MB: I was impressed with the general musicianship of all involved. I also had a chance to attend the concert in the church in the San Francisco square where Michael Murray’s ‘After the Fall’ was performed and was extremely impressed by the choral group. Being in Cuba and hearing performances by the local highly skilled musicians and singers was an enriching experience for me as musician and composer.
DB: It was certainly reaffirming to be reminded that music is truly universal. Humans from all cultures have been making music for at least 40,000 years. Clearly, music-making is part of what defines our humanity.
BB: For a long time I had been interested in writing and arranging for multiple instruments. When I heard the results of having my music arranged by someone else, it propelled me to further my development as a composer.
Part of the trip involved you attending workshops and visiting cultural landmarks and museums in Havana – how did these events help shape your experience with Cuban culture?
|Photo Credit: Daniel Shiplacoff|
MM: To visit Cuba and not investigate the cultural landscape would be a tragedy. One of my main interests in going was to explore the political and artistic history of the country. It is much easier to understand a culture once you have investigated those things that it holds dear.
DB: These events are crucial to understanding the history and culture of Cuba.
BB: The percussion workshop demonstrated the broad range of rhythms which gives much of Cuban music a unique flavor. Havana’s beautiful Museum of the Revolution housed in what had been the Presidential Palace has an extraordinary collection representing the culture and history of Cuba, which gave me a greater understanding of the history, innovations, and traditions of Cuba.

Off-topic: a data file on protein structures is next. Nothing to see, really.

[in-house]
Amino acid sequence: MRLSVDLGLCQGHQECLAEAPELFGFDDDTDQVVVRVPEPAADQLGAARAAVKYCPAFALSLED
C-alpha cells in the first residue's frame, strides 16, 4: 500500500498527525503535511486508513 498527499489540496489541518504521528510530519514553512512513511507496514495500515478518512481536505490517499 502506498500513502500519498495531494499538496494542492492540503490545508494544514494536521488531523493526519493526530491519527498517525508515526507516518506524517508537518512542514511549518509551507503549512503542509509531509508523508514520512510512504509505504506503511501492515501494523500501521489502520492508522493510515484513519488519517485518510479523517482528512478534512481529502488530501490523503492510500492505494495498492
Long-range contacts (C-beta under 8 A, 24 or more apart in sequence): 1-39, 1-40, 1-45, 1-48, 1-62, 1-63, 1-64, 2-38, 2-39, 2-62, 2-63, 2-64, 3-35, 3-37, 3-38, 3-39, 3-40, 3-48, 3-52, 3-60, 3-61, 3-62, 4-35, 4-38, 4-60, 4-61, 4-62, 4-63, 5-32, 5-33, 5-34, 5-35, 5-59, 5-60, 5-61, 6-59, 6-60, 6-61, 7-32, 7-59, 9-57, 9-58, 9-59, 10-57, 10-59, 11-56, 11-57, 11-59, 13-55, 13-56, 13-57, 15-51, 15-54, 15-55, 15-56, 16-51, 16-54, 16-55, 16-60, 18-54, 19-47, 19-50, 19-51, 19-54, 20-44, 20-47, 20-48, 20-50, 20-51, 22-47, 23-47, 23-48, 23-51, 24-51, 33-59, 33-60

RB: I loved seeing Havana before the US returns. That being said, I look forward to the US’s upgrade of all the hotels and whatever help Cuba is willing to accept in terms of infrastructure like sewage, water, internet, gas, electricity…
MFM: Like most Americans, I did not know what to expect. What I found was a curious mixture of it being just like anywhere else and being totally unique at the same time. I have made some excellent connections with a few Cubans, and I expect these friendships to continue.
DB: I was delighted by the reaffirmation that music is a common denominator among people from diverse cultures. Also, I discovered that I still have no skills at salsa dancing!
BB: My biggest takeaways were the camaraderie of our group of composers, the opportunity to interact with and hear the marvelous musicians playing and recording my music, and the entire Cuban (Havana) experience.
ABRAZO will be available physically and digitally on Friday. In the meantime, you can hear some clips from the album via the YouTube player below. Happy listening!